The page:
A battle as cutthroat as any

World Wrestling Federation

wresting match will be fought in the video game industry this year.


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are debuting two major video game consoles that will scrap with incumbents from





for the lead spot in the lucrative home entertainment market.

The booty is large. Video consoles are no longer just playthings for glazed-eyed youngsters. They're quickly becoming the locus for games, the Internet, DVDs, personal video recording and more -- all in the name of convergence. Steve Koenig, an analyst at market research firm

PC Data

, says this market will bring in "tens of billions of dollars a year in the next few years."

In this competitive market, the top two players leave little room for others because once a console (and its games and accessories) grabs one of the top spots, it may be years before a new one comes along to unseat it. It takes companies about five years to develop new features compelling enough to launch a new console, according to Felicia Kantor, an analyst at

Lehman Brothers




console, the company's first major foray into hardware, will be particularly important to the Redmond, Wash.-based company as it tries to move beyond its dependence on PCs. The console could pull in hundreds of millions of dollars in revenue this year if it does indeed launch in the fall -- but that's a relative pimple to a company as massive as Microsoft. Its real importance is strategic. If the video game console does become another portal to the Internet, Microsoft wants to dominate it.

Tough Task

But it has a tough task in front of it. "Microsoft won't likely unseat Sony," says James Lin, an analyst at


. "To do so would be a monumental task given Sony's market share." (His firm hasn't done recent underwriting for either company.)

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Sony led the market last year, followed by Nintendo and then Sega. According to research firm

NPD Data

, Sony's


had a 41% unit market share, followed by Nintendo's


console, with 26%. Sega's


had 18% and

PlayStation 2

captured 14% in the year's last three months after its launch.

But the video game industry had a lackluster year, with consoles, video game software and accessories pulling in $6.5 billion in revenue, up from $6.2 billion in 1999. But in spite of the tightening economy, this figure is expected to reach $10 billion in 2001, a 35% jump, according to PC Data's Koenig. A key reason for the expected growth is the launch of the Xbox and Nintendo's new


in the year's second half. In addition, the PlayStation 2 is expected to help. The console boasts DVD capabilities, Internet connectivity and sophisticated graphics. And it runs original PlayStation games.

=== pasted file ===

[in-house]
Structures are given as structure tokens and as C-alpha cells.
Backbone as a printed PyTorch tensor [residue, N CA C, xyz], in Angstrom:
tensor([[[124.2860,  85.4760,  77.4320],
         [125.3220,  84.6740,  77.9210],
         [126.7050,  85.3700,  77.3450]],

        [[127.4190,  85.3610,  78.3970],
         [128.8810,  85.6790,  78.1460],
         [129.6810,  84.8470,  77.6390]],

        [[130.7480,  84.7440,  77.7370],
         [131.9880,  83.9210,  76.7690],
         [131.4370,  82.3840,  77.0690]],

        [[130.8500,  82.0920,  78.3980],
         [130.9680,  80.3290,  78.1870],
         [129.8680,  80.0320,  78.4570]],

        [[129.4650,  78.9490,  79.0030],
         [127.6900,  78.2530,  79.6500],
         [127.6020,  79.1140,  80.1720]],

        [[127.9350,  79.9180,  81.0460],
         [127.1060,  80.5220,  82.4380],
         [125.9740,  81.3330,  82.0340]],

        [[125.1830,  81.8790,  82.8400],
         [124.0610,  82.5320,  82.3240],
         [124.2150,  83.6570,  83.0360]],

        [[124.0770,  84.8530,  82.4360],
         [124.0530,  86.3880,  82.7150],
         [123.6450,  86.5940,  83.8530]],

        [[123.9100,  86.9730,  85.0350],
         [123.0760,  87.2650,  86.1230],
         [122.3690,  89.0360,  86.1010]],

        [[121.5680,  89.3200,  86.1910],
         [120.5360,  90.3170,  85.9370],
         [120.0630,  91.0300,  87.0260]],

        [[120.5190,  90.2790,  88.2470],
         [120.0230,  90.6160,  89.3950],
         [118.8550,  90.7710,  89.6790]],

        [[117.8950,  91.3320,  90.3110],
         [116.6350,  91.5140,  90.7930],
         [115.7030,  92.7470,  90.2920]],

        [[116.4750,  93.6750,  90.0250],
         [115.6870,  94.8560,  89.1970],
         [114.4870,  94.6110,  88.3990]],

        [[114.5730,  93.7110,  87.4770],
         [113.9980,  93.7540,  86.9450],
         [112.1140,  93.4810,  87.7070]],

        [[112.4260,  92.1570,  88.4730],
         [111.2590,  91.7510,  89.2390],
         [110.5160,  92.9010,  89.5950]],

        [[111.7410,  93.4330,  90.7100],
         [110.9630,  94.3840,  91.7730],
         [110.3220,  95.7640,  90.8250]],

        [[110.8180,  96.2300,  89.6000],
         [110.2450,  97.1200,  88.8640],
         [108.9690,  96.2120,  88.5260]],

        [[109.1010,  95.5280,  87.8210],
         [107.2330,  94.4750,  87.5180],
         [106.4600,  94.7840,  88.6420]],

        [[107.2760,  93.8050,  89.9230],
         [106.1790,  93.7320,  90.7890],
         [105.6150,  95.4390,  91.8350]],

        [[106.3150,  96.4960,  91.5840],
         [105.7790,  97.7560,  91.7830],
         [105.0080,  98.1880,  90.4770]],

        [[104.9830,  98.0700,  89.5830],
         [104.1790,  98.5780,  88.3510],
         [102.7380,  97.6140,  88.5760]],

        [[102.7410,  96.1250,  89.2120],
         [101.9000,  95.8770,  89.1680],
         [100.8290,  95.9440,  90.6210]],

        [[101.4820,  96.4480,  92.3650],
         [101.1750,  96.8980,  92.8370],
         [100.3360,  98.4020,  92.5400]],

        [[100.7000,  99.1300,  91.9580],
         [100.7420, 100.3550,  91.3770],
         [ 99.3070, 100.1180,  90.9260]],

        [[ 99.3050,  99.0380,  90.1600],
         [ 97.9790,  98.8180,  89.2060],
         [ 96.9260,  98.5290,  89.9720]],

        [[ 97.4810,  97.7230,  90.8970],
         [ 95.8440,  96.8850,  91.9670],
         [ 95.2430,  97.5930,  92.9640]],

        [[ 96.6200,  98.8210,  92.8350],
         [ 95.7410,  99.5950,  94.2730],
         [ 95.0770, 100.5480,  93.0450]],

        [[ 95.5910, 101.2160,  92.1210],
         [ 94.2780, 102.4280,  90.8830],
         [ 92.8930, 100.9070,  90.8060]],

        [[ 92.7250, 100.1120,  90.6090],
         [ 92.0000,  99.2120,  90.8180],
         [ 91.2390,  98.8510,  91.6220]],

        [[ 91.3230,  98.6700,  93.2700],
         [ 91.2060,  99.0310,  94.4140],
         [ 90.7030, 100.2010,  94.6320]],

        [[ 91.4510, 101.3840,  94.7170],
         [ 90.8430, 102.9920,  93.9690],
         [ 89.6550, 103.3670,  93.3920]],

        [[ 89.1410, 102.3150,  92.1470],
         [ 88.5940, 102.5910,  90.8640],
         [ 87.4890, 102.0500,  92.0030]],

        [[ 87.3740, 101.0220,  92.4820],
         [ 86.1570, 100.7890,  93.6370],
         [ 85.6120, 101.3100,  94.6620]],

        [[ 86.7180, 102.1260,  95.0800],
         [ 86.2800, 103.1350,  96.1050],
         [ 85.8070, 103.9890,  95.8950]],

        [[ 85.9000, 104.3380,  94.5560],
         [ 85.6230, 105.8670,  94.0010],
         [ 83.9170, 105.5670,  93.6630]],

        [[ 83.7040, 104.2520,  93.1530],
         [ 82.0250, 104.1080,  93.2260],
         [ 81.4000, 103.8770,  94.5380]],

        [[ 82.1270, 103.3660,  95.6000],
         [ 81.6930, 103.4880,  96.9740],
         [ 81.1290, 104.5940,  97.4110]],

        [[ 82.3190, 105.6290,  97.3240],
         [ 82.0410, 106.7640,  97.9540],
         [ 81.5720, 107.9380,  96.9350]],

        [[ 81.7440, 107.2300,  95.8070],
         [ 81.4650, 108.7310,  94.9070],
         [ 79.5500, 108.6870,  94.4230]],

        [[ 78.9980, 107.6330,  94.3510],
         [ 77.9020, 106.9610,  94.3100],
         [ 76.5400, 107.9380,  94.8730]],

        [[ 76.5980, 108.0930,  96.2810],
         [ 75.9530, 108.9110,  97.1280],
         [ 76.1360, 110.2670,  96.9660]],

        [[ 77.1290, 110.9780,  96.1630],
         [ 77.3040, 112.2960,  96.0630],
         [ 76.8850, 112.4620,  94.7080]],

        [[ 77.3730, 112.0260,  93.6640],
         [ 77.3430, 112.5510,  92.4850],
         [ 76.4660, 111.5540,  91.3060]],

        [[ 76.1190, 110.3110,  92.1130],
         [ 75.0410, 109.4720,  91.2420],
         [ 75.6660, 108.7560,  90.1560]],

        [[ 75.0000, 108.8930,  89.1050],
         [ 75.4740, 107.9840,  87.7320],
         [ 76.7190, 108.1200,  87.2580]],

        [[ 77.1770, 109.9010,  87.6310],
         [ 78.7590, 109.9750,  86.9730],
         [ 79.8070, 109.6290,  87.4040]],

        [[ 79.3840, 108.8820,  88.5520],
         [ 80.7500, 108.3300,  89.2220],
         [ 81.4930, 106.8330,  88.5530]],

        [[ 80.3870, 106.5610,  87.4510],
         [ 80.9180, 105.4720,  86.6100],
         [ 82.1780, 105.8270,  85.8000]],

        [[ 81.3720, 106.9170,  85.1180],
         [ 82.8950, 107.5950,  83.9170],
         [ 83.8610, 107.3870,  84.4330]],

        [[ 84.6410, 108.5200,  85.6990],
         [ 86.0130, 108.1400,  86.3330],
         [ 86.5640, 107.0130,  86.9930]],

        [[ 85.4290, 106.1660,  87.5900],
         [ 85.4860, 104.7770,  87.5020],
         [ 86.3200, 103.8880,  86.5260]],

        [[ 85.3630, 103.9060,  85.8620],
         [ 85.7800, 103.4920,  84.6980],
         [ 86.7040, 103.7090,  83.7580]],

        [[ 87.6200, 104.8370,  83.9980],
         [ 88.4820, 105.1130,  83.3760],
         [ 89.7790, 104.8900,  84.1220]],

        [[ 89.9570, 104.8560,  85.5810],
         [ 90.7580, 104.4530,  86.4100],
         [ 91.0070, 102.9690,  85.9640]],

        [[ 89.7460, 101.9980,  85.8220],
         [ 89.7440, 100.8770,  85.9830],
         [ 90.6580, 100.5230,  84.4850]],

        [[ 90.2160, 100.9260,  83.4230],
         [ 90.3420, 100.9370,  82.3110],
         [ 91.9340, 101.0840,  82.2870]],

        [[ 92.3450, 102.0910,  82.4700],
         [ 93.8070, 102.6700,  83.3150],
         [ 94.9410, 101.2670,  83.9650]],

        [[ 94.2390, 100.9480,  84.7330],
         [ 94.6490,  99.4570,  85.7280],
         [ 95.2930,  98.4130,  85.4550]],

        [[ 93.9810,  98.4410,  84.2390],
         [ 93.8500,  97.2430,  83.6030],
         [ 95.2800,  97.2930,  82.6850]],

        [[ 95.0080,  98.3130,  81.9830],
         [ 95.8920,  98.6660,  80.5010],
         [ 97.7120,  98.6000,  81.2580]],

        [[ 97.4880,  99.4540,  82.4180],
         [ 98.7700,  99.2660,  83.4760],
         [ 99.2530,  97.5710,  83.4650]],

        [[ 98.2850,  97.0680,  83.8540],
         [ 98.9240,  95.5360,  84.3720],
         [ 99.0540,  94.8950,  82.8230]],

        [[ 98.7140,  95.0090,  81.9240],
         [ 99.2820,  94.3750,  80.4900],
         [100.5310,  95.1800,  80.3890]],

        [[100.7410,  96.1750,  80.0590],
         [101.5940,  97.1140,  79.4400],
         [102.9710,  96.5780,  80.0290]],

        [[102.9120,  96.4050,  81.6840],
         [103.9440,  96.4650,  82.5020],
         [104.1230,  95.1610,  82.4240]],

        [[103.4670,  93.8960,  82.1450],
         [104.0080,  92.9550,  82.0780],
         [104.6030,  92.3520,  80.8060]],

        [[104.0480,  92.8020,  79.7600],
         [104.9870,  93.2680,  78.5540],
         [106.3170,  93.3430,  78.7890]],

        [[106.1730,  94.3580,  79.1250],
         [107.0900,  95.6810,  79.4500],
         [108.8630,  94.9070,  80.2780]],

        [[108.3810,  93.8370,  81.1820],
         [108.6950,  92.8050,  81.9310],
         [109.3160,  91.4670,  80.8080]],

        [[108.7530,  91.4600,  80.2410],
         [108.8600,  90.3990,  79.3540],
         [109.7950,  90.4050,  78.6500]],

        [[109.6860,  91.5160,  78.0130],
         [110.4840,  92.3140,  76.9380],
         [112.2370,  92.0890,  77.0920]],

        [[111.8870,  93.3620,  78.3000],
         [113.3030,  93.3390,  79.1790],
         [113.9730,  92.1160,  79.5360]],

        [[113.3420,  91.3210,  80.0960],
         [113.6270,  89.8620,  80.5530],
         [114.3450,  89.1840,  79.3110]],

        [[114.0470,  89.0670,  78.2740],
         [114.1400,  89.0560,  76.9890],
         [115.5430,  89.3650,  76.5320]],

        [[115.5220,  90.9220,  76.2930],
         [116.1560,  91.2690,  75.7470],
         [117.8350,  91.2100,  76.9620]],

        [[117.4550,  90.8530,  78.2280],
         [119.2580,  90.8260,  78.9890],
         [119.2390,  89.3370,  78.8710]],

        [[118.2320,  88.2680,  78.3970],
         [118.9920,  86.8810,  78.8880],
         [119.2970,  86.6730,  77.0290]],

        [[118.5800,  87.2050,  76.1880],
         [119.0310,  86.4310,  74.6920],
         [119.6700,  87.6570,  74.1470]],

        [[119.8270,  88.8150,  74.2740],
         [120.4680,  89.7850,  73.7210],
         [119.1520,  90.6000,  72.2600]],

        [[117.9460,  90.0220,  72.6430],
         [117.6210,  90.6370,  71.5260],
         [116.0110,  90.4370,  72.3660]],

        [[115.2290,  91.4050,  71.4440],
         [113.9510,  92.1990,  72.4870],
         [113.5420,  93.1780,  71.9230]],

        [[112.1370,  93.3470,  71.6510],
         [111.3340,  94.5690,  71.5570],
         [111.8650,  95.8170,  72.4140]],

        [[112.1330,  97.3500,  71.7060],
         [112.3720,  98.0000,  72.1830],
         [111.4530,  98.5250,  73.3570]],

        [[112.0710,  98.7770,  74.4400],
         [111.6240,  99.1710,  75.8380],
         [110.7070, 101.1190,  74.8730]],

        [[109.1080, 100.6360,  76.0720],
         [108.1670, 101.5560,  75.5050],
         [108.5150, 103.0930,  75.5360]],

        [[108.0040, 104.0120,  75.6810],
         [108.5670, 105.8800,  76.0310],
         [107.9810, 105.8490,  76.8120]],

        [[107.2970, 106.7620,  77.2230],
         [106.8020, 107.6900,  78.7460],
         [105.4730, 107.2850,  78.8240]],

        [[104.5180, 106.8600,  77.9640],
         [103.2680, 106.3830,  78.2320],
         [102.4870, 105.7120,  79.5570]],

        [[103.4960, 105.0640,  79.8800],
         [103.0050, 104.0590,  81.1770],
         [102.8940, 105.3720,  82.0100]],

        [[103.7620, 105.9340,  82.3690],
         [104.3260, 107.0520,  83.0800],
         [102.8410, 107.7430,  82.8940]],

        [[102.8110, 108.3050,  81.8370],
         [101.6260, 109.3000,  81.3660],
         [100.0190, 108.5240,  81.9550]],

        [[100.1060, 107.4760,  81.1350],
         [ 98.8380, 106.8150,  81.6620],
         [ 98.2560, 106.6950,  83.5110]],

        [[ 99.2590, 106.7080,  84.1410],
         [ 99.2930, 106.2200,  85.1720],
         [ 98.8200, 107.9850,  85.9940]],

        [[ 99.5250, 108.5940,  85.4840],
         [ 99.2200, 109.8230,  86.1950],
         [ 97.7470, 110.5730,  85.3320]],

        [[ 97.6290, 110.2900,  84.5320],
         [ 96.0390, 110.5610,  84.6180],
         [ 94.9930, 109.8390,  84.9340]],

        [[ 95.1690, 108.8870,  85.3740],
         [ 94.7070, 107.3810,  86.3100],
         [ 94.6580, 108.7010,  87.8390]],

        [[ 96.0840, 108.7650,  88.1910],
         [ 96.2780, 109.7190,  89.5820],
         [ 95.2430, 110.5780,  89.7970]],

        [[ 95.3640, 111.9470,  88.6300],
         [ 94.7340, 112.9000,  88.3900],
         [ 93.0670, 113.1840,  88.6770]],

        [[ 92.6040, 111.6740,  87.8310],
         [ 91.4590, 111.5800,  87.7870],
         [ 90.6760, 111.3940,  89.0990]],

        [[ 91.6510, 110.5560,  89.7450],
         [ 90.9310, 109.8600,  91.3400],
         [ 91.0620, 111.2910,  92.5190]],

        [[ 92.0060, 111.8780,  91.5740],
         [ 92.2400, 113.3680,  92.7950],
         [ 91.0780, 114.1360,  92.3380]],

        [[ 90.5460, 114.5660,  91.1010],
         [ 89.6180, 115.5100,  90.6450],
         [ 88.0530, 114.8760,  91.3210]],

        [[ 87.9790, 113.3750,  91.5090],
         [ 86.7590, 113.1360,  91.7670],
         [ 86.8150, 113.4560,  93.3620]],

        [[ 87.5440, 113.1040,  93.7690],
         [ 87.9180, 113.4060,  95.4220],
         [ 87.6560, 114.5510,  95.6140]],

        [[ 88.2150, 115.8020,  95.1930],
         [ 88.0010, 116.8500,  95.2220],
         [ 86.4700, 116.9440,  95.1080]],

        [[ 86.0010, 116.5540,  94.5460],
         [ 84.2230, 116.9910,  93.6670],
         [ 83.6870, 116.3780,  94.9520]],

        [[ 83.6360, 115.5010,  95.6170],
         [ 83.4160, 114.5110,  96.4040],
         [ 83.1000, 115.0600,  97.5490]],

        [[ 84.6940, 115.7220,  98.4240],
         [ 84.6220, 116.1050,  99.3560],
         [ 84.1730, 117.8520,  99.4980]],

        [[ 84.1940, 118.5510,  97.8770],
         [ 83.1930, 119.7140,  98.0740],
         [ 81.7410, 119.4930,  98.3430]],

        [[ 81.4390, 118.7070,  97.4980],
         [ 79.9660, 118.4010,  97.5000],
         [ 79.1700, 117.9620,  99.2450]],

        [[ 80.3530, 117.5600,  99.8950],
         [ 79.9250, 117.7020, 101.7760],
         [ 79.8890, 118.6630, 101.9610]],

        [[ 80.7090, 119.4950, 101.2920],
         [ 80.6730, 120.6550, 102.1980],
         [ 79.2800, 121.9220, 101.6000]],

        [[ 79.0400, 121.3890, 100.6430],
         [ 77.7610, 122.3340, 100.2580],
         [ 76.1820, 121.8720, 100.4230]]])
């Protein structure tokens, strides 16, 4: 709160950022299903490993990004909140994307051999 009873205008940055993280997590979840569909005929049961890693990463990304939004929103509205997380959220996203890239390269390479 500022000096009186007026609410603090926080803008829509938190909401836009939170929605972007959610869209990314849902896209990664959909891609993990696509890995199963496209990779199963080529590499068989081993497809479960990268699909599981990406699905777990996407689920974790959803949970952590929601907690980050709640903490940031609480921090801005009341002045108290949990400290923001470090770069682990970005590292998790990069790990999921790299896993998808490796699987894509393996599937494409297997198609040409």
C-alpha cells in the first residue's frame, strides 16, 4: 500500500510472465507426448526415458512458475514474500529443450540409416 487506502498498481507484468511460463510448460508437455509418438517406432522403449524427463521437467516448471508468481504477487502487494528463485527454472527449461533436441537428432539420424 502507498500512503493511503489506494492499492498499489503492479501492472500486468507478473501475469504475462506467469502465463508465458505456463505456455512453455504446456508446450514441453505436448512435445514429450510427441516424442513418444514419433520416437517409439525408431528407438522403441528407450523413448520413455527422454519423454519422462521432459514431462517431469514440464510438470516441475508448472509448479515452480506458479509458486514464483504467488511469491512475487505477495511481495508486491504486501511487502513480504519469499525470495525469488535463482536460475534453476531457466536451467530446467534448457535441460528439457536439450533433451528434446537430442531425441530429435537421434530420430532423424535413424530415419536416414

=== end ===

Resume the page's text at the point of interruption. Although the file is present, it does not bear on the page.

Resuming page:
Microsoft's black X-shaped console will arrive armed with a $500 million marketing budget and the endorsement of WWF superstar The Rock. "The key WWF demographic exactly overlays the typical console gamer: males ages 18 to 34," Lehman's Kantor wrote in a recent report. "Given the fanaticism and loyalty of WWF fans, we view Microsoft's relationship with The Rock as a coup. He could pull prospective PlayStation 2 gamers over to the Microsoft side." (Lehman hasn't done recent underwriting for Microsoft.)


On Jan. 8, Microsoft Chairman Bill Gates gave the public a taste of the Xbox's advanced technology, when he demonstrated the console at the

Consumer Electronics Show

in Las Vegas. According to Kantor, "The Xbox graphics are far superior to anything currently in the market." It also has DVD options, broadband access and more memory than any other console. And since its technology is similar to that of traditional PCs, it's easier for developers to make games for the Xbox than for its rivals. The primary challenge, according to Kantor, is for Microsoft to launch the product on time, something Microsoft rarely does with its software offerings.

Nintendo also says it will launch its Gamecube in the fall. The company has one distinct advantage over the rest -- it dominates the under 12-year-old market with games like


. The company already has a captive audience that uses its N64 console and its games will be compatible with the Gamecube, according to Koenig.

Sega's console is expected to be thrown into the turnbuckle this year. Sales of its Dreamcast are already slowing, according to Kantor. Observers say the company likely will bow out of the console market altogether, according to an article in

The Wall Street Journal

. Sega has lost money for four years, and the company has given no indication that it will produce any consoles after Dreamcast. Sega declined to comment.

So the main event this year remains Microsoft vs. Sony. And even analysts disagree who will win. Lehman's Kantor says, "We believe that Microsoft could be at an advantage over Sony, at least in the holiday 2001, when both go head to head for market share (assuming that MSFT gets the console to market on time and that Sony will not see a significant ramp up in production until then)."

Let the battle begin.